10 October 2008

Always Do Something - Another Reason To Nano

If you're looking for one more reason to do Nano, here it is. In their book Art and Fear, Bayles and Orland discuss the principle of quantity over quality. The relevant bit is quoted on the webpage, and goes like this:

"The ceramics teacher announced on opening day that he was dividing the class into two groups. All those on the left side of the studio, he said, would be graded solely on the quantity of work they produced, all those on the right solely on its quality.

His procedure was simple: on the final day of class he would bring in his bathroom scales and weigh the work of the "quantity" group: fifty pound of pots rated an "A", forty pounds a "B", and so on. Those being graded on "quality", however, needed to produce only one pot - albeit a perfect one - to get an "A".

Well, came grading time and a curious fact emerged: the works of highest quality were all produced by the group being graded for quantity. It seems that while the "quantity" group was busily churning out piles of work - and learning from their mistakes - the "quality" group had sat theorizing about perfection, and in the end had little more to show for their efforts than grandiose theories and a pile of dead clay. "

Right now, I'm struggling through a first draft. I HATE first drafts with a passion that sometimes makes me wonder why I'm doing this whole writing thing. First drafts SUCK because they are never, ever, EVER perfect - and I'm a perfectionist.

When we're stuck in the quagmire of an imperfect first draft - or caught in the death grips of editing, for those of you that hate that bit of the process - it's so easy to lose sight of what we love about writing. It's so easy to fall back into the default position - everything I write is terrible, I'm no good at this, I think I'll quit.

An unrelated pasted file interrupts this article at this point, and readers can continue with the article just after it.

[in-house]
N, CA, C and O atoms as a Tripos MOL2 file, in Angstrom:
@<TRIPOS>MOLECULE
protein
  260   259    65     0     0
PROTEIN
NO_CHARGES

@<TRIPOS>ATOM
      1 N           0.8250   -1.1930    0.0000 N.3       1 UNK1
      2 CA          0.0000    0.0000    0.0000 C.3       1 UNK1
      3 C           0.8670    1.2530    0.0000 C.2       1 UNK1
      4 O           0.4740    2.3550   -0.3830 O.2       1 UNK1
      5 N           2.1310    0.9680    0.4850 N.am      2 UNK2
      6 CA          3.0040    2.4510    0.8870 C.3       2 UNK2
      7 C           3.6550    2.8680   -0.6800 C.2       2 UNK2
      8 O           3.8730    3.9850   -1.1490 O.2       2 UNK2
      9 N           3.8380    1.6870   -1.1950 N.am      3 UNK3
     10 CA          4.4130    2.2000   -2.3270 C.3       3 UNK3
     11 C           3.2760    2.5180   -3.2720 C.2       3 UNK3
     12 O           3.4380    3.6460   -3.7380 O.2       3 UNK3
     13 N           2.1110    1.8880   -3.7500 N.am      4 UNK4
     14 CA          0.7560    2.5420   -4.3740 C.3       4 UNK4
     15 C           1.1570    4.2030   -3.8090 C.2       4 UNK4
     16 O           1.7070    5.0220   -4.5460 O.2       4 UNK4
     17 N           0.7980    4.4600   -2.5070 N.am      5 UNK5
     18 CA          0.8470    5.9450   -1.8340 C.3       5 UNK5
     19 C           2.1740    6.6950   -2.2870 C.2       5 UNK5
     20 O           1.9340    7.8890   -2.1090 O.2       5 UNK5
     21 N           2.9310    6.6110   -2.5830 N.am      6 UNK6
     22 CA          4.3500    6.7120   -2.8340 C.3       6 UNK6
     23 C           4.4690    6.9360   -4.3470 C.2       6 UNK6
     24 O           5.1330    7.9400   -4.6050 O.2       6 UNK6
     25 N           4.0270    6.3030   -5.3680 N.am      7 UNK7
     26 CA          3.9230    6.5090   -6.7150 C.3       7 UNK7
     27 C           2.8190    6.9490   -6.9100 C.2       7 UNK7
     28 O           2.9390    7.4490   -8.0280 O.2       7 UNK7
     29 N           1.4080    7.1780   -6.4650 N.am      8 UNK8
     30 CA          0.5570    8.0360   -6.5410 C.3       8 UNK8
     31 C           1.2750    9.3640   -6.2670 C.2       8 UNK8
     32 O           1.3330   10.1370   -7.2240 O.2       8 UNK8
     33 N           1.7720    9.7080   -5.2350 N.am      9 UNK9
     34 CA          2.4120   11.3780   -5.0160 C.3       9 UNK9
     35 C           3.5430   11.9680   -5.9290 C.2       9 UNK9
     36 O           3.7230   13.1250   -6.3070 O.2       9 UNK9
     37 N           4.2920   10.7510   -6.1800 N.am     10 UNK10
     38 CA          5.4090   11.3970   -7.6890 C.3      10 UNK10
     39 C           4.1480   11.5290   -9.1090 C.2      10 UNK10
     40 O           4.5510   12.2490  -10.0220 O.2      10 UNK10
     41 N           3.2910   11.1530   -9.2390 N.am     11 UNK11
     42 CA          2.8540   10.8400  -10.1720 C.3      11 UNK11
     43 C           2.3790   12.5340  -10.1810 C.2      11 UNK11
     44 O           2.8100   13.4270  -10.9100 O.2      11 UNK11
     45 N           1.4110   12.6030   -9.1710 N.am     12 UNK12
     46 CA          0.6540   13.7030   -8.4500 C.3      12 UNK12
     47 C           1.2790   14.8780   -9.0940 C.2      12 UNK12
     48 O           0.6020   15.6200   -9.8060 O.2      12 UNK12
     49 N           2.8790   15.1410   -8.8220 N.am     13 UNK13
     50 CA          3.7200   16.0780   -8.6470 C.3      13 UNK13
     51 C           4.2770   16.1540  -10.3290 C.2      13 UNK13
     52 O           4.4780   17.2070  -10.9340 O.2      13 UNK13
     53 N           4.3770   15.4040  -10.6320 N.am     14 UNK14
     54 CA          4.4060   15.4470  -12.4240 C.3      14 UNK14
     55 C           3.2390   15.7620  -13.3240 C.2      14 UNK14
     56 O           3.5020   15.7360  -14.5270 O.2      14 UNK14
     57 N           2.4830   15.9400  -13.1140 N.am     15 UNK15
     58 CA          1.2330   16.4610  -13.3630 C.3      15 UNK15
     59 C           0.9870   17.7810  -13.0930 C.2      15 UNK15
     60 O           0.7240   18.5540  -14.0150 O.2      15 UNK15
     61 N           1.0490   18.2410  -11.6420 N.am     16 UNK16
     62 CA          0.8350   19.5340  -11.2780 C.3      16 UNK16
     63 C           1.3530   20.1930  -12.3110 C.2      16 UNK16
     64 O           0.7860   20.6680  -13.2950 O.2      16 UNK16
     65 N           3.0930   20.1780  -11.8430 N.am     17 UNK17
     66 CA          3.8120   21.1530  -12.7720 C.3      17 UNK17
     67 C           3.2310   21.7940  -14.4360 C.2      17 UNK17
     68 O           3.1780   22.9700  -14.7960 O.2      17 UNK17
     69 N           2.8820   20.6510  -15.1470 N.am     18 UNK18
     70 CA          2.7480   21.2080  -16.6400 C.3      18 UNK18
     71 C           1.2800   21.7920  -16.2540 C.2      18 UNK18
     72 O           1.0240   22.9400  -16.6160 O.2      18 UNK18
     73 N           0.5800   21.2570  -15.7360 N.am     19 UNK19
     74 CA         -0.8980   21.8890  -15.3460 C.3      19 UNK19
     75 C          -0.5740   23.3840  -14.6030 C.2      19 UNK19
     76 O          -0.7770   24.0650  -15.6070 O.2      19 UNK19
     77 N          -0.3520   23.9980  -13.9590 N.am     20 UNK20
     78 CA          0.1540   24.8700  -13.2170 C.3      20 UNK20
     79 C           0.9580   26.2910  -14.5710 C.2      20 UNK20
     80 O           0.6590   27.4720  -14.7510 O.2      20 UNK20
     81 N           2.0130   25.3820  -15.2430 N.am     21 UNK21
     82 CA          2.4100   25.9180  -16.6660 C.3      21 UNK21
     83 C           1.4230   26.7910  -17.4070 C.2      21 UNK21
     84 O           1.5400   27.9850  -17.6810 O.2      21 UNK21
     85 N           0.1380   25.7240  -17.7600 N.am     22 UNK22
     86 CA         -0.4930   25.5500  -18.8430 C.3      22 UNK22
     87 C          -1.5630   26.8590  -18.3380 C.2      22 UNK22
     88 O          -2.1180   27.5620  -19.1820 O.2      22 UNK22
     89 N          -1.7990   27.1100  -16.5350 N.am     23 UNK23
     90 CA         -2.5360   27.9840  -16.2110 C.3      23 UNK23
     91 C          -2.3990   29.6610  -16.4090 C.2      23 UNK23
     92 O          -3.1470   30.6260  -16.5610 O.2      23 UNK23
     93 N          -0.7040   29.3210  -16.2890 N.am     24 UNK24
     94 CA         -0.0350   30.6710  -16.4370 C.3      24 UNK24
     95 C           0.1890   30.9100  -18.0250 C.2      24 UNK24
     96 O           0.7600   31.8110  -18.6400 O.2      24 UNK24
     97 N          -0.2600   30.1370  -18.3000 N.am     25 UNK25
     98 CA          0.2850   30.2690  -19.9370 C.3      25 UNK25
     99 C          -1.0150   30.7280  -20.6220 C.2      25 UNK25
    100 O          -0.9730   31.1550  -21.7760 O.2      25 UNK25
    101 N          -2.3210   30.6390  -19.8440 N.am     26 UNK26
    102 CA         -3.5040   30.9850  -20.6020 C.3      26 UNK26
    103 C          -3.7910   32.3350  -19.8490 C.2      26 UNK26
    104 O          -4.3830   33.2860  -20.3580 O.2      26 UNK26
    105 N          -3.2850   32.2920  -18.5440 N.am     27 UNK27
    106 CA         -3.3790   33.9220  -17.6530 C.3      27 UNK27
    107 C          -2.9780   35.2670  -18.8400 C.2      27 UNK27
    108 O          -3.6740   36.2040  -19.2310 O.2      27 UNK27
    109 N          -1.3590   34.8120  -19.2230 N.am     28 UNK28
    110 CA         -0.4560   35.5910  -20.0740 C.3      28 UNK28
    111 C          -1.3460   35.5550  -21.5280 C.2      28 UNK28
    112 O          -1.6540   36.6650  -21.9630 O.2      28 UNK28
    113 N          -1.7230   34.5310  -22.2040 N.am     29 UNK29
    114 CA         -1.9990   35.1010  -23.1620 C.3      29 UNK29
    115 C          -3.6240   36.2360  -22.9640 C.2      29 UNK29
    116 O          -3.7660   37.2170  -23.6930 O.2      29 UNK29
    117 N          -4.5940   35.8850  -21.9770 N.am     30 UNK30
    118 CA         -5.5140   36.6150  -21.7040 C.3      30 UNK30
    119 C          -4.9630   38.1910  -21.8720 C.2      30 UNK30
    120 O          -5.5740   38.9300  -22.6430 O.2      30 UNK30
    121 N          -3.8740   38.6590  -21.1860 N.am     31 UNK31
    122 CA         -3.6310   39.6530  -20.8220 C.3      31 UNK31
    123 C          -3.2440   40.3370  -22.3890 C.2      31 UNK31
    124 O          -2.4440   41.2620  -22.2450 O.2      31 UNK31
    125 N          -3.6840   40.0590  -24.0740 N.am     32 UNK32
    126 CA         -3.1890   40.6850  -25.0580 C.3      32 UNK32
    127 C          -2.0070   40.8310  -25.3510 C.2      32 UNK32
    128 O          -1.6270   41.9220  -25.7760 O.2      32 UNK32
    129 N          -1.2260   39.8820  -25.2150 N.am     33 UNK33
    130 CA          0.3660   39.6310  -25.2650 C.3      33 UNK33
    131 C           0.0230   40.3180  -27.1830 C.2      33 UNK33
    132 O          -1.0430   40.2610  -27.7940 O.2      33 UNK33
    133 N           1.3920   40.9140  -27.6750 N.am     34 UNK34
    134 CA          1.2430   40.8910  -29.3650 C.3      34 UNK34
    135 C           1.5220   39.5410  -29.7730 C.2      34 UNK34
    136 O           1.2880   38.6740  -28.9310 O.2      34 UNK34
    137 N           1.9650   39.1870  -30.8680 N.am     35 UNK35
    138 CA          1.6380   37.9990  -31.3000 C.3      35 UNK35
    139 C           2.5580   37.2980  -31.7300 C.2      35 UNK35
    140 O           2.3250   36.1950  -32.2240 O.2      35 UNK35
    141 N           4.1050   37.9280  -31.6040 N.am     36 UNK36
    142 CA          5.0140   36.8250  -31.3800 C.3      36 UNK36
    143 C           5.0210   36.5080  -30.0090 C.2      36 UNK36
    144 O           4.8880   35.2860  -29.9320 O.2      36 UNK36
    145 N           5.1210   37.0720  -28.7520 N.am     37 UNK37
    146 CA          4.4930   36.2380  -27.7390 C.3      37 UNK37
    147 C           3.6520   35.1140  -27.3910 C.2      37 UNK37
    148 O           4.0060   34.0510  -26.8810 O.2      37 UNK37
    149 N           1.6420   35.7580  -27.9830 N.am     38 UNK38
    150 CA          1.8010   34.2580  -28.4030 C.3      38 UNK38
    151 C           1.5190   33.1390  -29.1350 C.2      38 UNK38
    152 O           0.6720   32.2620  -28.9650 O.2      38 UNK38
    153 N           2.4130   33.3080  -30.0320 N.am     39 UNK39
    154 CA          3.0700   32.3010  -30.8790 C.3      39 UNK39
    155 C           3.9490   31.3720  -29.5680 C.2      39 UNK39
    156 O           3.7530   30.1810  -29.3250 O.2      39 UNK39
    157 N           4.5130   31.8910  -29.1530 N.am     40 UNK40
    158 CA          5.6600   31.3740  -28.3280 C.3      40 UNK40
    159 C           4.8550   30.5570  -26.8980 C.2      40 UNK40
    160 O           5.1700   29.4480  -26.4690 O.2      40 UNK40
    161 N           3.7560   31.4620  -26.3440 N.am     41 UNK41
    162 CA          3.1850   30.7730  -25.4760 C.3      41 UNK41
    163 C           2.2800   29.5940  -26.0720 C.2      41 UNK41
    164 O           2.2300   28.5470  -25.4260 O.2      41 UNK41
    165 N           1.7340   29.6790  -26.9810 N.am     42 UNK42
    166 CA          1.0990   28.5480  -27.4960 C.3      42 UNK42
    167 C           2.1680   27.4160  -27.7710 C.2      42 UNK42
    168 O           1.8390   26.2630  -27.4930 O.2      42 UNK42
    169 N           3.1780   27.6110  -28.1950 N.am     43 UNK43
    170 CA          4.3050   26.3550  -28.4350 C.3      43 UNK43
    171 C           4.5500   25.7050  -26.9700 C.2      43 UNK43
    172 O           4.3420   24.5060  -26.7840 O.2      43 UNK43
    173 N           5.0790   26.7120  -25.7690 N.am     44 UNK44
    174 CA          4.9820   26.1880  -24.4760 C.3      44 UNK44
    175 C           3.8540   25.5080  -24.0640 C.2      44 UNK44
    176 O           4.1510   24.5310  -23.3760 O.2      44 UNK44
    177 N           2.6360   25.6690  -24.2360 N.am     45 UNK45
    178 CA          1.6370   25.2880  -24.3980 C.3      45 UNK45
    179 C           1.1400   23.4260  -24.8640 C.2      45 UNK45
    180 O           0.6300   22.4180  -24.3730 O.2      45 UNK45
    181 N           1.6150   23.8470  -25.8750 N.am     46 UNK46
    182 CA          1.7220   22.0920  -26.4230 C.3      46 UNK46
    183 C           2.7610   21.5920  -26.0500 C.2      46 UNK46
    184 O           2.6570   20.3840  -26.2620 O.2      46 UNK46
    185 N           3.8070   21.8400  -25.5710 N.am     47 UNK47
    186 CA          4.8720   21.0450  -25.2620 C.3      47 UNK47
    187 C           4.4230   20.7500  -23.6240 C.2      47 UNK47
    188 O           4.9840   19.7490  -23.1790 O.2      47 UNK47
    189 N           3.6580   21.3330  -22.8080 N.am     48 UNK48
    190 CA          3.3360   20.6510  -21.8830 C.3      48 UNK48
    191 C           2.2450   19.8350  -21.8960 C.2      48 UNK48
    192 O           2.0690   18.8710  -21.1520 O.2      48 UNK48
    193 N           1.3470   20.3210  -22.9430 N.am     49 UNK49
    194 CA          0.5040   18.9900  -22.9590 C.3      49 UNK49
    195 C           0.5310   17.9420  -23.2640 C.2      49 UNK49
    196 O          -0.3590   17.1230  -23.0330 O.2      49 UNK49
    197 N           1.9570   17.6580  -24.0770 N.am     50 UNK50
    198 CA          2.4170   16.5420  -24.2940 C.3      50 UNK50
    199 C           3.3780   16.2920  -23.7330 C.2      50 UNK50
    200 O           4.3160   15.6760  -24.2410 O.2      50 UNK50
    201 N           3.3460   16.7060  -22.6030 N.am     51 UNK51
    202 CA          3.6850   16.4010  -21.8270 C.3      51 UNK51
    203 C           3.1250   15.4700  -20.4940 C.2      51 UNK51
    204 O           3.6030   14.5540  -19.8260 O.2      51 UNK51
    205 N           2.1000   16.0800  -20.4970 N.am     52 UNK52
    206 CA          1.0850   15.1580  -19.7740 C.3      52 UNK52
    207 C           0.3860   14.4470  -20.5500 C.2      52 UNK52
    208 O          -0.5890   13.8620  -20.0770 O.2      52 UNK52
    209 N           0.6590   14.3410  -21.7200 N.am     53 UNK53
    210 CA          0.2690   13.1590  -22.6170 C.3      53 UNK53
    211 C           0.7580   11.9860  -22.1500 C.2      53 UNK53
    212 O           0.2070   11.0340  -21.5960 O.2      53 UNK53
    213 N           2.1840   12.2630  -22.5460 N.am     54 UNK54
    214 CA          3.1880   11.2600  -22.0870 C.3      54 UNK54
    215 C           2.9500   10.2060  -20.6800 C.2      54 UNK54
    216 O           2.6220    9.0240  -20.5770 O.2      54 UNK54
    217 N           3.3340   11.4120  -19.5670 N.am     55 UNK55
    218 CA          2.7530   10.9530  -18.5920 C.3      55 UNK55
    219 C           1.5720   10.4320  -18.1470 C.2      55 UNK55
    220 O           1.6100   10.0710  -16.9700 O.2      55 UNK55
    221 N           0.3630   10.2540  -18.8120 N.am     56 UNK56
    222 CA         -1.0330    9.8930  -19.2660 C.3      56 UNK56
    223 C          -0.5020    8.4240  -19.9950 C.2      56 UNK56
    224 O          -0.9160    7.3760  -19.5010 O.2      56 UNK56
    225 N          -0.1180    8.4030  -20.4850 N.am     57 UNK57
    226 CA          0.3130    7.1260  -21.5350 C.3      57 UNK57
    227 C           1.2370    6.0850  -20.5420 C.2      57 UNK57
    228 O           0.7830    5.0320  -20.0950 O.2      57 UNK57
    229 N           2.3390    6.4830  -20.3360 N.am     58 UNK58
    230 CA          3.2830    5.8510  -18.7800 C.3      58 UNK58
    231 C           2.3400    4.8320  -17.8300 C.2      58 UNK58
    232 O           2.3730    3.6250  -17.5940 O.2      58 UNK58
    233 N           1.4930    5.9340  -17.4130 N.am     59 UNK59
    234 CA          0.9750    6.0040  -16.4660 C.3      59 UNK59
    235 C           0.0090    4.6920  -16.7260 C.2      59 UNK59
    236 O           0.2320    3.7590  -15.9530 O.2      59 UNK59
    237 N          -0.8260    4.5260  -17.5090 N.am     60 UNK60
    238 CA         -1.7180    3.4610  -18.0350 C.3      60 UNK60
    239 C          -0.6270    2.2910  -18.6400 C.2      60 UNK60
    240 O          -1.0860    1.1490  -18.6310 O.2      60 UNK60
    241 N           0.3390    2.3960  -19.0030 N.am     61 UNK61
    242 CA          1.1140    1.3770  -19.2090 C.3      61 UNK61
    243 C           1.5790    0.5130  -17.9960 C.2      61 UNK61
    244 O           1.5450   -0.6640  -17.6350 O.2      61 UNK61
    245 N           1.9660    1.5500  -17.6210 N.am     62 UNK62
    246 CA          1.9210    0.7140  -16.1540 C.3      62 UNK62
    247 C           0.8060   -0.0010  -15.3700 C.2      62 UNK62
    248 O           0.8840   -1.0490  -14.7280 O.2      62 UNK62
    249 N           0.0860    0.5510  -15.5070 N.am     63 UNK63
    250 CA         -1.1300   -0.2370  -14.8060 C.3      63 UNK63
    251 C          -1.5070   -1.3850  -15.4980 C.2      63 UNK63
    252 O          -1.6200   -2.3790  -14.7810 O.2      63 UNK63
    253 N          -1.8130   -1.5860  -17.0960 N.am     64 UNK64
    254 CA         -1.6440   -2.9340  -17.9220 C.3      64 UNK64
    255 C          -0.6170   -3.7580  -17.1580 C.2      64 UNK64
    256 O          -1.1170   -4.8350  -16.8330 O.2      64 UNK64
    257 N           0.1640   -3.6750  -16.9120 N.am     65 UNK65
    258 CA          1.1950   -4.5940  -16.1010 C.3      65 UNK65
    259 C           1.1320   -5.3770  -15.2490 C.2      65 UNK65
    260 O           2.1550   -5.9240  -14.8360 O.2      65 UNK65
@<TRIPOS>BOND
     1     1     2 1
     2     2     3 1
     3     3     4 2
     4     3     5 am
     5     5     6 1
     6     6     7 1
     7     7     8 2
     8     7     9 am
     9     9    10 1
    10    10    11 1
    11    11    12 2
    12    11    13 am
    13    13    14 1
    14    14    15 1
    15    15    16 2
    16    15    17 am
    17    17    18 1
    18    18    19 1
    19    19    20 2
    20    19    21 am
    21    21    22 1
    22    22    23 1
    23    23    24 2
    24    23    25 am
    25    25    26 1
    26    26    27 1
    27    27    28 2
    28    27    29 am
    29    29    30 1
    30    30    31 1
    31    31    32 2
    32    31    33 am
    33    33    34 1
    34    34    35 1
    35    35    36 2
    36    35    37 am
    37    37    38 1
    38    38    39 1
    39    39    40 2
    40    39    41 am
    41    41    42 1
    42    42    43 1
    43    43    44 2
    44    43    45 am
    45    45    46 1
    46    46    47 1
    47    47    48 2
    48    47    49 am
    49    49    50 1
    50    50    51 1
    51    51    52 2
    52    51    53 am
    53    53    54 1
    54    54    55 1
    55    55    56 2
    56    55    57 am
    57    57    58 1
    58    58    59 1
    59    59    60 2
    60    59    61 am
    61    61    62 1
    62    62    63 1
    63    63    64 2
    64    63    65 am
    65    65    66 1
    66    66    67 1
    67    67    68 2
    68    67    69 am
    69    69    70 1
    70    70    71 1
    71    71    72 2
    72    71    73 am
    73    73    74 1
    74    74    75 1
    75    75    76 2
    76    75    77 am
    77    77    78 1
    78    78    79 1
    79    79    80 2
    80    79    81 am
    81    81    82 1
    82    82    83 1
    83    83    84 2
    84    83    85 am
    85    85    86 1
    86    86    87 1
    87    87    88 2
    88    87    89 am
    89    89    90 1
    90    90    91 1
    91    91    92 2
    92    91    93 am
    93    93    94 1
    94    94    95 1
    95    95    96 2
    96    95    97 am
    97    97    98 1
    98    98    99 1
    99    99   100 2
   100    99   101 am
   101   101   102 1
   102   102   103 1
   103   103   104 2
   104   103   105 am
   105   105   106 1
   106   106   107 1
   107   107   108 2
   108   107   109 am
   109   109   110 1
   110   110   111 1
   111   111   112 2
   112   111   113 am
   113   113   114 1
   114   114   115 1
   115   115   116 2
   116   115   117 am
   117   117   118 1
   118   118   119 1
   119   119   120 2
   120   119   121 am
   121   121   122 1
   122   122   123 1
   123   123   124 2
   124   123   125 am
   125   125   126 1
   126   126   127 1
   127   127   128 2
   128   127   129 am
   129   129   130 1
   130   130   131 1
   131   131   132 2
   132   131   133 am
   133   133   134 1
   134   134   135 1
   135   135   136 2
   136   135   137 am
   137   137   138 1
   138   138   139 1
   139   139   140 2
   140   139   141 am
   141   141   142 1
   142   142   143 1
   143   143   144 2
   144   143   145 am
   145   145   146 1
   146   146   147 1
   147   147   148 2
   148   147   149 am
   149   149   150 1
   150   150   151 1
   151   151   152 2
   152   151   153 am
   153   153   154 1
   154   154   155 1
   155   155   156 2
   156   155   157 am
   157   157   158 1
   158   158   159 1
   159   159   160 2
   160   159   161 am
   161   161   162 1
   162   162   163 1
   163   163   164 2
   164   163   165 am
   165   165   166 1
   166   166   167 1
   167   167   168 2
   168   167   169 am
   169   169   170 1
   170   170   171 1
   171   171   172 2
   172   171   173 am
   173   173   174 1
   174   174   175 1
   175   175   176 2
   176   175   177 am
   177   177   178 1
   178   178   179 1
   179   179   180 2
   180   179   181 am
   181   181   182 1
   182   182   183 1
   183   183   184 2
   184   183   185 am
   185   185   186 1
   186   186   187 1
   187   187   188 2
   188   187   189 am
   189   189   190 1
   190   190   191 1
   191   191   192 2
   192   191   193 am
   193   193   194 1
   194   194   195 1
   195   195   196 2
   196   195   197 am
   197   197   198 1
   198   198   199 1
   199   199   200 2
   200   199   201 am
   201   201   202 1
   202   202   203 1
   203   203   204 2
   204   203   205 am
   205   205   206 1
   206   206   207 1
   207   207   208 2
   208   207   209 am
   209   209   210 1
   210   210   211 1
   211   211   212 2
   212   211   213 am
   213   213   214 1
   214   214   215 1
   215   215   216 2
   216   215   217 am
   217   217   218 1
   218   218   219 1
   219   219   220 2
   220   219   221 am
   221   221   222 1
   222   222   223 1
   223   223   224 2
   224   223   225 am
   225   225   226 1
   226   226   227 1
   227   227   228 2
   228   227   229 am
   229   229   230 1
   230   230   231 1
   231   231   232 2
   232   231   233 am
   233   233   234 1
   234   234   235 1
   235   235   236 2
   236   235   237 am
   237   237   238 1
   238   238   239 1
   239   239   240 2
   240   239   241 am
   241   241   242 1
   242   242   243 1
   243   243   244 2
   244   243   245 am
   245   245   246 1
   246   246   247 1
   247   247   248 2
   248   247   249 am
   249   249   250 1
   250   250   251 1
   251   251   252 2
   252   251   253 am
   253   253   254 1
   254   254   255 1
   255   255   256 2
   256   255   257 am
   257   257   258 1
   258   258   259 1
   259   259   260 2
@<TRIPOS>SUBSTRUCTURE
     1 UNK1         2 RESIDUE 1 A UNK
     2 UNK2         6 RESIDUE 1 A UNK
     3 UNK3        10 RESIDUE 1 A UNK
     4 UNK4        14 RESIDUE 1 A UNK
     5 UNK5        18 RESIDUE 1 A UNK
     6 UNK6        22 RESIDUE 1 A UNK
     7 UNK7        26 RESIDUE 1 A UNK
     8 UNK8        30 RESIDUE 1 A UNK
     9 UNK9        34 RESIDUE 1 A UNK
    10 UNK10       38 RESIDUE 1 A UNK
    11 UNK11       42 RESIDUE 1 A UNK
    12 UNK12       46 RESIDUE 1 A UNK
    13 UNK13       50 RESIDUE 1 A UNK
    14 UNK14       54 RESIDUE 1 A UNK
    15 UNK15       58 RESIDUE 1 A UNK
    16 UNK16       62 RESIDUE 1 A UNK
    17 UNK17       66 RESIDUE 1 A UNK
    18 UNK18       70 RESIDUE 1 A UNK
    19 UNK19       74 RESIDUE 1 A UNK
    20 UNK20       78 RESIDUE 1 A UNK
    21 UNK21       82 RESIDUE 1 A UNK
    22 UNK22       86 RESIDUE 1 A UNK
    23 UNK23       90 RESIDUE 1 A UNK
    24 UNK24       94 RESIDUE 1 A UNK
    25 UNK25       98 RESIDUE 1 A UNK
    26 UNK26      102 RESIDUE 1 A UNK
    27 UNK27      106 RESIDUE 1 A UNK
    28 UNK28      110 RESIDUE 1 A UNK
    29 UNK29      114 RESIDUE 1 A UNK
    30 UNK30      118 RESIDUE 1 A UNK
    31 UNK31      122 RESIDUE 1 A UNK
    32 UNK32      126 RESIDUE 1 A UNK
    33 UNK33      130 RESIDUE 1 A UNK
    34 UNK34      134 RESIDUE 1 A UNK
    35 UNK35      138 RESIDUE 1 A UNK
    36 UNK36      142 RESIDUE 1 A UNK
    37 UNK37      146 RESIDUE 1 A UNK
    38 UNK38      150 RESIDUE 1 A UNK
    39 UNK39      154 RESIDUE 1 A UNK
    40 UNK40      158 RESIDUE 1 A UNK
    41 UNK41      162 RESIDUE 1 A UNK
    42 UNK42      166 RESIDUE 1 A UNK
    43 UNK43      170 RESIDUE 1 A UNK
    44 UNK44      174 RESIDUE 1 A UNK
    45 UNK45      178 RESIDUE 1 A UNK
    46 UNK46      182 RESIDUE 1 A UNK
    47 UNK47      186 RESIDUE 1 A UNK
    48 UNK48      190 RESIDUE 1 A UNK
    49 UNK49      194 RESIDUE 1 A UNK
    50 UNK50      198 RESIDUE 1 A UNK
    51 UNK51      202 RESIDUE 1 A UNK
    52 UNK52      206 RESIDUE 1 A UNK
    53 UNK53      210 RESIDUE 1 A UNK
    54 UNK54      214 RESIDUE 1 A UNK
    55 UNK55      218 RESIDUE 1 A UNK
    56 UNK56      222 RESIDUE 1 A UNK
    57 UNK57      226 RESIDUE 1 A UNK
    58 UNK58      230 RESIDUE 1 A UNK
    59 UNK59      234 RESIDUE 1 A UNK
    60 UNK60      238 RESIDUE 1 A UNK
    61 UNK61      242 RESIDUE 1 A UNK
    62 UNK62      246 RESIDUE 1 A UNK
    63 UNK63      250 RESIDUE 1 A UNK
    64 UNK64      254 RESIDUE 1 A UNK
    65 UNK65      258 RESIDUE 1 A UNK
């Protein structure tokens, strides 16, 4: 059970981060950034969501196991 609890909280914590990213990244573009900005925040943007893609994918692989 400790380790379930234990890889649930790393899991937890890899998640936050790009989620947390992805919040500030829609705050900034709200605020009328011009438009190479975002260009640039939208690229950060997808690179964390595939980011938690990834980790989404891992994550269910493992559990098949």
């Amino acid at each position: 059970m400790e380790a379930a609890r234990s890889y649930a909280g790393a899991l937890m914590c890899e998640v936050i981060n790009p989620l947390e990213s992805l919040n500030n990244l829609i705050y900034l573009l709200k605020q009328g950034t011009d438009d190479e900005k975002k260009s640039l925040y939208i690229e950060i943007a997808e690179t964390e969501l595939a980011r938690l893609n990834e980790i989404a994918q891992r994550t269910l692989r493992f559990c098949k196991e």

Don't. Quit.

Every word you write, every sentence you think, every scene you bash your head against the desk over - everything you read over later and wonder what you were on at the time... It's Something. It's Practice. You're Learning.

Quantity. To improve, you must practice. And practice means volume.

Go. Write. Do something.


Just_Me said...

I love the story. It's true, you don't learning anything unless you do something.

Lady Glamis said...

I'm taking a quick break from writing to read and comment on your blog. I know, I know . . . I should be writing.

Well, I'm in the editing phase, really. And that, my friend, is what I think is what teaches me the MOST. Me, anyway.

Cranking out a rough draft is the super-fun part - editing is where I truly learn about my craft.

What a great story! It makes me rethink, once again, if working so tirelessly on my ONE WIP is the best thing to be doing. Well, almost done . . . then I'm moving on to that next pot (and lining it up with several others, at the same time, hopefully!)

Thanks for sharing!

Lady Glamis said...

Oh, and good luck on that reading list. All I can say is. Wow.

Inkblot said...

Thanks, I think I need all the luck I can get!

Lady Glamis - everyone works differently. If there's one fundamental rule of writing that I've learned, that's it. If it works for you to concentrate on one at a time, then go for it :)

I think the point of the story is not so much that you ought to concentrate on multiple stories at once (though heaven knows enough of us do), but not to labour the perfection of the one you're working on. Get it down, get it down, and move on to the next one.

Not saying don't edit, of course (argh! heaven forbid, since editing is the BEST PART!), but more, don't let yourself become trapped by perfectionism. What you write will never be perfect.

But the more you practice, the closer it'll get.

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